The seventh, and final, is the one who remembers God (swt) in private and tears up. This last one is very intimate. Many people are able to maintain a stable Islamic personality in public, but when they are left alone by themselves they start to slip. Their identity and worship are public affairs but have not reached the inner depths of the self where true spirituality lies. The one who remembers Allah (swt) when alone and cries is the one who has cultivated a truly special and unique relationship with their Creator; an intimate relationship that cannot be explained by words and is only obtained through long periods of struggling for His sake. The developmental goal is to become intimate with God (swt) and move past the superficiality of common religious discourse.

About the author

Jamaal Diwan

Jamaal Diwan was born and raised in Southern California and received a Bachelor’s Degree in Third World Studies and a minor in Psychology from the University of California, San Diego . He accepted Islam in 2003 and has been married to his wife, Muslema Purmul, since 2004. He has served with the Muslim Student Association (MSA), MSA West, and Muslim American Society (MAS) at varying capacities. He remains an active MAS member and is a scholarship student with the Islamic American University. Jamaal is a graduate of the Faculty of Shariah at al-Azhar University in Cairo and has done some graduate work in Islamic Studies from the Western academic perspective. He recently finished serving as the Resident Scholar at the Islamic Center of Irvine (ICOI).


  • Jazak Allah khair for this beatiful reminder.May Allah swt make us be amongst those people, whom He keeps under His shelter in this world and in the Day of judgment, ameen.

    • The day of judgement will be extremely hot. This is due to the sun’s distance for Earth. It is going to be very close and many people are ging to sweat. They’ll sweat so much that some of them will have sweat up to their ankles. Others to their hips or even neck. Some might be drowning in their sweat. Having Allah’s shade will save us from that.

    • Dear Sinner,

      As Salamu Alaikum. May Allah forgive you and all of us for our sins and guide you and all of us to the straight path and Jannah.

      With that being said, I would like to defend this website.

      I think this website is one of the best on the web in talking about sins we Muslims are struggling with in an open and frank manner. However, while acknowledging we are sinners, we also need roles models to aim for – that was the aim of this particular article.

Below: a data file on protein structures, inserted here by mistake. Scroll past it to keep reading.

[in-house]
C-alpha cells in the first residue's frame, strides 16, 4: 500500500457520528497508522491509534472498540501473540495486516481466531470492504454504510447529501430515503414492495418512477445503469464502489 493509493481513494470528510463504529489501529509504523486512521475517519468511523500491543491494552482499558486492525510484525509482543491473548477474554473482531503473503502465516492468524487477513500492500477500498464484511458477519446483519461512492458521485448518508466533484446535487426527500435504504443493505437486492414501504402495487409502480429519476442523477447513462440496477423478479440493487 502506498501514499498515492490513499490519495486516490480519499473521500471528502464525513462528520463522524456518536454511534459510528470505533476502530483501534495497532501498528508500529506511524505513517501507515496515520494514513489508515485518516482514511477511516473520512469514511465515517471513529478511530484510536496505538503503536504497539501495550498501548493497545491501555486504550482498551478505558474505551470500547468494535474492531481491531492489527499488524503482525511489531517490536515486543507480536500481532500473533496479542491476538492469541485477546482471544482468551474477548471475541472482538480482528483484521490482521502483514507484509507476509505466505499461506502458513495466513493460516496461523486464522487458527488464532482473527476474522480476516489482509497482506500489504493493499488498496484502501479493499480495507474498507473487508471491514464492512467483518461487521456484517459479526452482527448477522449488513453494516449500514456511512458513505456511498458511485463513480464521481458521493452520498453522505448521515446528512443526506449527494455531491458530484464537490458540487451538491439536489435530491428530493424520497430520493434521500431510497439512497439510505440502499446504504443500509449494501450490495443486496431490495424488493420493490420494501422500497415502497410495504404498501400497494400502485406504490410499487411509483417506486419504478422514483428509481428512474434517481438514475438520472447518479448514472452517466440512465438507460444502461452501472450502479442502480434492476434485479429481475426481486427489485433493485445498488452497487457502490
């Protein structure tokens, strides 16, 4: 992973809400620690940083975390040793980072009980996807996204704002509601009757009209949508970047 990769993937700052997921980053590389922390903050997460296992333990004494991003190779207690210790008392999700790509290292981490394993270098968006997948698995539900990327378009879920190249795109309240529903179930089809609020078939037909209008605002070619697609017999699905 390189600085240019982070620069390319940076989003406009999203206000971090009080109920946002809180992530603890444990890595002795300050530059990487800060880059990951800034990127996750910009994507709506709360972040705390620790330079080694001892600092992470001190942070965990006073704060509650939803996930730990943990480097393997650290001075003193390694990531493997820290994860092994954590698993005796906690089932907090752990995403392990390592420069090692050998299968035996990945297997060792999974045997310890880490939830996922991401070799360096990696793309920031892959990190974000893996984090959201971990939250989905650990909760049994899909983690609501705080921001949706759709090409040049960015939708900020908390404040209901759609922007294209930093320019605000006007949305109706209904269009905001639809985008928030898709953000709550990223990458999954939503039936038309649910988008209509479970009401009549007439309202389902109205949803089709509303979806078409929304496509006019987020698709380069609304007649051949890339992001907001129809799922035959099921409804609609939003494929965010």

Some articles talking about sins and how to deal with them in a frank manner:

      The entire ‘How to achieve tranquility of the heart’ series by Jinan Yousef.

      Articles by Maryam Amirebrahimi including “5 ways to stop being judgmental” and “You’re haram”

      “Battling Temptation (Parts 1 and 2)”

      By Suhaib Webb himself: “The Night Before Eid: Substance Abuse in the Muslim Community”

      “Taking off the hijab”

      “Gay Muslims – the elephants in the prayer room”

      “Does God Exist” – about people who are doubting God

      There are many more, of course: these are just recent ones, or ones that have struck a chord with me.

  • I think there is a translation mistake in the following line: “two men who love each other for Allah’s sake, meeting for that and parting upon that; a man who is called by a woman of beauty and position”. Use of the word “woman” implies that the word “man” is always used in the sense of “male”. Would not it be better to say instead “two people who love each other”?

  • Beautiful reminder. Thank you for posting Jamaal. The seven personalities under the shade of Allah is something we should all try to emulate and strive for. It’s so important and detrimental to our well being in the next life. The day of judgement is true and without knowledge and learning you’ll always see it as a far of thing but it’s very, very frighteningly near. May Allah Sunhanallah TaAllah guide us in this life so we can escape the horrors of this tumultuous day which HE has described over and over again in his Glorious Quran. Is there anyone who will take heed?

  • I had a question I really need answered, if someone can please help me… perhaps Imam Suhaib himself?

    I wanted to ask, due to a failing in personal faith… Why would Allah create people He knew would end up in Jahannam forever, no matter what? The only logical explanation I can reach is that perhaps He intentionally created people to fail & suffer for eternity or that no one will stay in Hell eternally. I don’t know which other answer will suffice. Please help.

    Jazakallah khair.